It also helped that Eve is, as Henry puts it, “very food motivated.” She loves apples and oats and carrots, too. (Upon learning of Eve’s tastes, a local farmer showed up on set with a case of apples for her.) To forge a healthy working relationship, Magaro made sure to keep a supply of apple-oat cookies in his pocket for Eve. “The good thing with a cow is, as long as you have treats to bribe them, they’ll pretty much love you no matter what,” he says.
Both trainer and co-stars praise the vibe Eve brought to the set. “When there’s any interaction between her and [Magaro], it’s genuine,” says Henry. “You can feel it. It’s not like she’s checked out and things are just happening around her. She’s involved in those scenes, and she’s involved with him. She’s almost ignoring everything else that’s going on around her.”
Magaro had to milk Eve himself — no stunt doubles here. “It’s like riding a bike,” he says; once you get a hang of the motion, you don’t forget it. Otherwise, the only major instruction for acting opposite a cow was not to stand behind her. After that, “they were like, ‘You’re on your own now, kid,’” he says. Despite the old adage warning against acting with animals or children, Magaro had a wonderful time with his silent co-star. “Something about her energy was really calming,” he says. “You could just sit there and look her in the eyes, and you felt really at ease being next to her. There’s something about being that close to an animal that big and feeling safe.”
Surprising everyone, Eve also brought a professional “yes, and” spirit to the gig. In her biggest scene, she was supposed to warmly greet Magaro at a crucial moment. During rehearsal, he approached on her right side, but when it came time to frame the shot, it was changed so he came up on her left. “I was like, Oh no, she’s pattern trained now. She can’t understand that we just switched it,” Henry says. Except, once the camera started rolling, Eve nailed it anyway. She found Magaro and nuzzled him like an old friend. “She absolutely understood what that scene required,” Henry says. “She tried really hard to figure it out: You guys can’t fool me. He’s over here now.” Magaro was so impressed he figured she must have been improvising. “How could you have ever planned for her to be constantly nuzzling against me? It became a lot more than what it could have been.”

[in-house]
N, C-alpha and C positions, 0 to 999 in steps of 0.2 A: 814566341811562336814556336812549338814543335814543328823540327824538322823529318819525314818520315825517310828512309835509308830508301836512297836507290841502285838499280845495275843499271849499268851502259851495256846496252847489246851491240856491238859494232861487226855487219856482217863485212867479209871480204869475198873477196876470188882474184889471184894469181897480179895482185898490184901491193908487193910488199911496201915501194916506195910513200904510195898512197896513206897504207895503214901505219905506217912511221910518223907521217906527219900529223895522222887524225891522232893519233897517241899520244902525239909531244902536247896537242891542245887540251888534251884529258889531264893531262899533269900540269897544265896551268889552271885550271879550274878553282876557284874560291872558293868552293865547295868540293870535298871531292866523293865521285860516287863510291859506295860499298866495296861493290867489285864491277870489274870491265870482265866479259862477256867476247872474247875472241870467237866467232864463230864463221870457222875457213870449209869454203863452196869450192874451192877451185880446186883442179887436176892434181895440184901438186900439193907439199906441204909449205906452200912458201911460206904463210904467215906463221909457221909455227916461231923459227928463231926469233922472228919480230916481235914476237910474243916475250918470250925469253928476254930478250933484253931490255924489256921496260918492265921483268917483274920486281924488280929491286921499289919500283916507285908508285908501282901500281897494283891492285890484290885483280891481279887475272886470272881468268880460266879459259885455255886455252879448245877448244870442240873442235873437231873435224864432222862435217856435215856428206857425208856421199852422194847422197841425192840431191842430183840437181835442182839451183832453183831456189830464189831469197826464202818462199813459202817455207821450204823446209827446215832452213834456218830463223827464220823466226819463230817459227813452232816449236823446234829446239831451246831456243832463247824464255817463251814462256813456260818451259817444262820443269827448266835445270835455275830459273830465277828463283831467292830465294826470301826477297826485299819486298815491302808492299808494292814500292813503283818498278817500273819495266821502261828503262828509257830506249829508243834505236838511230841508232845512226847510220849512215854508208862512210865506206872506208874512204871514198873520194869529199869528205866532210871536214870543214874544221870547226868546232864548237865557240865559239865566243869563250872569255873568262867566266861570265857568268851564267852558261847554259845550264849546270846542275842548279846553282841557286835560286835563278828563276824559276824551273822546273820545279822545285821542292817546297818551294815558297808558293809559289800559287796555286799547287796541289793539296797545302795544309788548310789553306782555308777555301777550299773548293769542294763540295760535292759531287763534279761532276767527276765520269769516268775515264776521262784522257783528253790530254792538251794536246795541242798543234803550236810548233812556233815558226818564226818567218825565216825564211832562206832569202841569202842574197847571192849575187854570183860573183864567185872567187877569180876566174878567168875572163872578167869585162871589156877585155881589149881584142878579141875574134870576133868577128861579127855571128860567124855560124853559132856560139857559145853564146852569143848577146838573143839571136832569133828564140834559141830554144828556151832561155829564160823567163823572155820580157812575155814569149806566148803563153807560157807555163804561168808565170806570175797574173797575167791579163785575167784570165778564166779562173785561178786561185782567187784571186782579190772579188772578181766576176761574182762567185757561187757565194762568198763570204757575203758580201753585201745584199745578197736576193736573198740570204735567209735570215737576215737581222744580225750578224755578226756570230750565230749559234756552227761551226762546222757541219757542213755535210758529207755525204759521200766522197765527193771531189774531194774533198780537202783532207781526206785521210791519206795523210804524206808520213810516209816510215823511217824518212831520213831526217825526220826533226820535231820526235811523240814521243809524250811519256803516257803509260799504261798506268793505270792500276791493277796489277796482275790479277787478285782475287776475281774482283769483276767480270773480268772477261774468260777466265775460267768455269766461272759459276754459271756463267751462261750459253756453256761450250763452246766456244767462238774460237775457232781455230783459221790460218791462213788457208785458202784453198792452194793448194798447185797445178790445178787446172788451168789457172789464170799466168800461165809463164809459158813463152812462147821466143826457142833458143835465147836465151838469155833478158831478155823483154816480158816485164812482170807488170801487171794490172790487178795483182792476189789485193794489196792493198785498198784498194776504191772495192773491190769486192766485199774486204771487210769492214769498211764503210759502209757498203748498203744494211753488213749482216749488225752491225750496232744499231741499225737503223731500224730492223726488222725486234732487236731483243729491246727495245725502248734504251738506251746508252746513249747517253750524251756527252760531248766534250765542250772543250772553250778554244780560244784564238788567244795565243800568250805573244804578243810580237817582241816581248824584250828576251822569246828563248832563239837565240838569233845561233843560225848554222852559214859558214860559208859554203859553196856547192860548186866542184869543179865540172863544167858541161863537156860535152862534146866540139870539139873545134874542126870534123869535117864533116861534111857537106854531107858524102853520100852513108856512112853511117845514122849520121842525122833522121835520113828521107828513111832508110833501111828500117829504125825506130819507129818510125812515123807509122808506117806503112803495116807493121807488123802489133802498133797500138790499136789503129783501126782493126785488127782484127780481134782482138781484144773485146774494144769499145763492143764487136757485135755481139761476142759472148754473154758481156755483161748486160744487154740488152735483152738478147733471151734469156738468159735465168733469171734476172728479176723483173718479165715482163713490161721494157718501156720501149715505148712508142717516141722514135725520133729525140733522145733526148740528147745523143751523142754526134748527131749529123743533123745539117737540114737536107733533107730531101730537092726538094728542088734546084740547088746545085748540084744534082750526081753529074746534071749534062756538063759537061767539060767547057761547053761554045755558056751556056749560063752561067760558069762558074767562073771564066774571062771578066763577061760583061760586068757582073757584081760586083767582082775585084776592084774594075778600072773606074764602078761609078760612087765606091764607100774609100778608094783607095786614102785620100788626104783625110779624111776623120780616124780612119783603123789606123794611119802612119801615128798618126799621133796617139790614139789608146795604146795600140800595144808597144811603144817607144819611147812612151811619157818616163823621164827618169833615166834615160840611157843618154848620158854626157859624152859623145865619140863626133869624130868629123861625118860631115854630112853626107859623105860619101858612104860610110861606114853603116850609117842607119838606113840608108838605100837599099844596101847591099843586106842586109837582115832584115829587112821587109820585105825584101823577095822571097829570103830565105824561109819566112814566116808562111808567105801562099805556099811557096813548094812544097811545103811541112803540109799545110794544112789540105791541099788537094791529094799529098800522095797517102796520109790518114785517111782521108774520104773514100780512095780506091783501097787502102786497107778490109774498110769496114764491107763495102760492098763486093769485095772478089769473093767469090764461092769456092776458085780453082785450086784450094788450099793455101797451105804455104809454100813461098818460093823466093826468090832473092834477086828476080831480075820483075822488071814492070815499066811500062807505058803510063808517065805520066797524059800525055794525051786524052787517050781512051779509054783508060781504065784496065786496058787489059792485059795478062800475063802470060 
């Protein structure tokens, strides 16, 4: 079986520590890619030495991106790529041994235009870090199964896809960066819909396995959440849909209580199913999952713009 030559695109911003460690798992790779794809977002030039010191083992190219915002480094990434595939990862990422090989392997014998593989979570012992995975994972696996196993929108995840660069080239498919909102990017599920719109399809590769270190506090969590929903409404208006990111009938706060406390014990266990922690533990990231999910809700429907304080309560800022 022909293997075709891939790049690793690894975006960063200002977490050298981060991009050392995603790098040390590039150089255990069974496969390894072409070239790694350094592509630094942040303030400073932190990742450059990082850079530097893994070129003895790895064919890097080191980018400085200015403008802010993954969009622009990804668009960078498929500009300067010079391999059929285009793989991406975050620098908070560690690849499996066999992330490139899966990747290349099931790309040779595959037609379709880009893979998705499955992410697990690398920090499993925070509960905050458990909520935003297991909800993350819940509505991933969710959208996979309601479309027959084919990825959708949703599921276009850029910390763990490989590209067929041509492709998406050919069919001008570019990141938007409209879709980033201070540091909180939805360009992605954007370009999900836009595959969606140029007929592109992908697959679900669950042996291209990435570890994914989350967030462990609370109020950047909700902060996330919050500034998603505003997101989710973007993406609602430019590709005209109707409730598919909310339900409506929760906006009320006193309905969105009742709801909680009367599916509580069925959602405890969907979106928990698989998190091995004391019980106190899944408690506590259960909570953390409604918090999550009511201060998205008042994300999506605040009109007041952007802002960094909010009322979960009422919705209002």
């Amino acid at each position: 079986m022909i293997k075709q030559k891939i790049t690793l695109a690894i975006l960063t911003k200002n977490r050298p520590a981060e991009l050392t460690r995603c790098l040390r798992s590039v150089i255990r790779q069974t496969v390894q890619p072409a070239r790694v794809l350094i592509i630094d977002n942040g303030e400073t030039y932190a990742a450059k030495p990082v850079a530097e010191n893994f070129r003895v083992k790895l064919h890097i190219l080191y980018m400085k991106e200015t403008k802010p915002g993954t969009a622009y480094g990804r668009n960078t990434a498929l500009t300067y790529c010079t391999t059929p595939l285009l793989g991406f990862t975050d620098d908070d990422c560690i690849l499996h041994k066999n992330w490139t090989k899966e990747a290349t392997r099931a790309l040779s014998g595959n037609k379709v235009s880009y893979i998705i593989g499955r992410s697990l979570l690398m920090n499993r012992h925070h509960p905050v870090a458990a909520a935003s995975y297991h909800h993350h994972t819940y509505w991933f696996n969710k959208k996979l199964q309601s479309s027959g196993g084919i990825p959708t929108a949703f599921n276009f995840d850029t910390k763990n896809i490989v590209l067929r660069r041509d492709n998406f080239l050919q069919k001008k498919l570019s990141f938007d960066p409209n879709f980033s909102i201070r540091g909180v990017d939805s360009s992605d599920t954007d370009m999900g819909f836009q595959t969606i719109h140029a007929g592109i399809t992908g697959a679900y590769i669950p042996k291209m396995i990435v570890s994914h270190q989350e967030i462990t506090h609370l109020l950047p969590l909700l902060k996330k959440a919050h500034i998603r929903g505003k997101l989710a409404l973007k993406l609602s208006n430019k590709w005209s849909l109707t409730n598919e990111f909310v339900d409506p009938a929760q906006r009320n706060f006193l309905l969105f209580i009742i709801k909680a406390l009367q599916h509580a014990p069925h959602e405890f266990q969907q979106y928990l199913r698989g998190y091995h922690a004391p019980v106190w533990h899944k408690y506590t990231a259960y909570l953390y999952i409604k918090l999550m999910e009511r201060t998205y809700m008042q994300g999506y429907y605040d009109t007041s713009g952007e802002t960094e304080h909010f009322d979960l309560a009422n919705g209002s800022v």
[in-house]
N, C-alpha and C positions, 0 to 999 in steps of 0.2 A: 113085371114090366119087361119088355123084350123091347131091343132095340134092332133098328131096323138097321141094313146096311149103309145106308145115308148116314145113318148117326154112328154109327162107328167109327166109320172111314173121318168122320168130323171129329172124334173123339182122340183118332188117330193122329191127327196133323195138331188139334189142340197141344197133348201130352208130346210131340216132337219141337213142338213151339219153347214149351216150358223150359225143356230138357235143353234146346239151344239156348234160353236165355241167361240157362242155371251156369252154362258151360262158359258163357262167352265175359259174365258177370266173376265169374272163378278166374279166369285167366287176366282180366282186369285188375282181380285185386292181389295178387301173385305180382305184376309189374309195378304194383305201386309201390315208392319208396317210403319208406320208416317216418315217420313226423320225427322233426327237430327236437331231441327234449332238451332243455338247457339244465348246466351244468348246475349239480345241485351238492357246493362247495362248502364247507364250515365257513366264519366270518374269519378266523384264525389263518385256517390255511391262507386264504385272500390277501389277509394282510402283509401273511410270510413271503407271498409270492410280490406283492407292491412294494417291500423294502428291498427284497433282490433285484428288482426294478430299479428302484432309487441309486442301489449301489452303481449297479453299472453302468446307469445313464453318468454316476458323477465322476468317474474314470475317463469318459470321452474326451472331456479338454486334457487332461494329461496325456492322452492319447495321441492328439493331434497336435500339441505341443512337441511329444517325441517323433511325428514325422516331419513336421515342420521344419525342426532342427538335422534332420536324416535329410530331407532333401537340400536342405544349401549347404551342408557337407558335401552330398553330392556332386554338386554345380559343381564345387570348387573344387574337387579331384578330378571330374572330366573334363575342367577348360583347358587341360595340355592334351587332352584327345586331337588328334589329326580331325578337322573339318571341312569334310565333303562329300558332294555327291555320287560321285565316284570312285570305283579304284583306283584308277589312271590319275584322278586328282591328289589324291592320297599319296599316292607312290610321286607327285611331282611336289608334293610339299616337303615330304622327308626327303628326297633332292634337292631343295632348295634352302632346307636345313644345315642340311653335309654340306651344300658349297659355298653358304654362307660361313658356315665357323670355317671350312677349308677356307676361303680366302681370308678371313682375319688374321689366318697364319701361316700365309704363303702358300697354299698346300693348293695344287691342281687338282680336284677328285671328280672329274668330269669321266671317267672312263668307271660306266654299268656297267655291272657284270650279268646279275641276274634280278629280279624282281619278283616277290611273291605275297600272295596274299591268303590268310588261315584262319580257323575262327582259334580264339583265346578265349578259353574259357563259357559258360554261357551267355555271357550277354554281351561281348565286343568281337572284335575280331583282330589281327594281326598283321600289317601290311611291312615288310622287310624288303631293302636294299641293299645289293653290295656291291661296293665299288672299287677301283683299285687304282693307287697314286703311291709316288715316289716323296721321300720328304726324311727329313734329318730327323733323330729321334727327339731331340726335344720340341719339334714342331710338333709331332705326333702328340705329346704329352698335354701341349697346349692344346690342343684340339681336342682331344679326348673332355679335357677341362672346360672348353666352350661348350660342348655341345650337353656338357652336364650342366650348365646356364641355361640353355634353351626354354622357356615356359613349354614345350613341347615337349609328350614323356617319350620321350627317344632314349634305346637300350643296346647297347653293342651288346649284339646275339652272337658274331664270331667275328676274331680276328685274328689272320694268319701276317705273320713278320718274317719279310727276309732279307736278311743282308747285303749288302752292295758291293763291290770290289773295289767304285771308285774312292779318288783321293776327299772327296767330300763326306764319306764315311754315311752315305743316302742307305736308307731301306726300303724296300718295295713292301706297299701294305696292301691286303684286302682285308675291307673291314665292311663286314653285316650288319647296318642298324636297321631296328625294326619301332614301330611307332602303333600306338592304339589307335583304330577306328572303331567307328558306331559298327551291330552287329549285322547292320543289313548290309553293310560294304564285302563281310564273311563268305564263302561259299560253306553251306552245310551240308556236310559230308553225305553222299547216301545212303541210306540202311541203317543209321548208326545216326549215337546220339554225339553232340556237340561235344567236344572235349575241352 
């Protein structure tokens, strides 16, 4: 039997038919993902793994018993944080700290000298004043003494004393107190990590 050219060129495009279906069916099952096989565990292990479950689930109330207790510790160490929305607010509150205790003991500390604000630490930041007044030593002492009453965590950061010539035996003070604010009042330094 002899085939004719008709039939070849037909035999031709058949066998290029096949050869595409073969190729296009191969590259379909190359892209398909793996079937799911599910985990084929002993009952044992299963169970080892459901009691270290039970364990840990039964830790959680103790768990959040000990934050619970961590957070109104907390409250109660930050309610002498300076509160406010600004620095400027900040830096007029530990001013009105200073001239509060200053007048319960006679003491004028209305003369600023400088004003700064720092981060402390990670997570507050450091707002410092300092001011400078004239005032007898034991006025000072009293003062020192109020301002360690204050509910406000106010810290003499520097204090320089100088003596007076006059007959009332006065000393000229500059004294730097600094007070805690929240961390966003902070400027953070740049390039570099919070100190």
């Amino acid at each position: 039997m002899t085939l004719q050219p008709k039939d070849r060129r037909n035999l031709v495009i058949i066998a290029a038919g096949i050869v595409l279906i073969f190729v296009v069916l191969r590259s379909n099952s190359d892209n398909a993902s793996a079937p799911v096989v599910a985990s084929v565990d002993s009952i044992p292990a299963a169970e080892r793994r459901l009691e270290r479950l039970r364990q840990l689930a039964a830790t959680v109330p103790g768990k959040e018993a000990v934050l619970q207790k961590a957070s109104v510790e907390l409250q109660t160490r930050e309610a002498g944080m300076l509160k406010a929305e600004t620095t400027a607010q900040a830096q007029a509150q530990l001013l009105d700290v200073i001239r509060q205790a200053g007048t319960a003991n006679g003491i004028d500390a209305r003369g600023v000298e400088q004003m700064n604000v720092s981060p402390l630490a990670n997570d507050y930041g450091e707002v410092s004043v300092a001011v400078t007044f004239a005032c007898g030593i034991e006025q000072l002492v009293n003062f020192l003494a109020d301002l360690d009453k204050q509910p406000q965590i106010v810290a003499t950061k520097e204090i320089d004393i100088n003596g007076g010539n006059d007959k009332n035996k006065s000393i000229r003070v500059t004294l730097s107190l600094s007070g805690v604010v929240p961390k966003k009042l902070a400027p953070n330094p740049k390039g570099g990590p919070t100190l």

When I spoke to Henry and Magaro, it was early March. First Cow was about to hit theaters, and Eve was relaxing at home on the 20-acre farm she shares with alpacas, goats, and other livestock. She had given birth to a calf, named Cookie after Magaro’s character. Henry says Eve hasn’t retired from the movie industry. “She actually physically picks up items and brings them to us, just always trying to elicit more attention,” she says. “I’m hoping another job shows up for her soon.” The pandemic may have disrupted the movie’s release schedule — after spending barely a week in theaters, the film is now hitting VOD this weekend — but it appears not to have changed Eve’s routine much. (Though A24, always in search of a whey to make an animal go viral, has set her up with a Cameo account.) Otherwise, the biggest news in her life is about seasonal fruit: Because it’s summer, this food-focused cow has been happily munching on watermelon.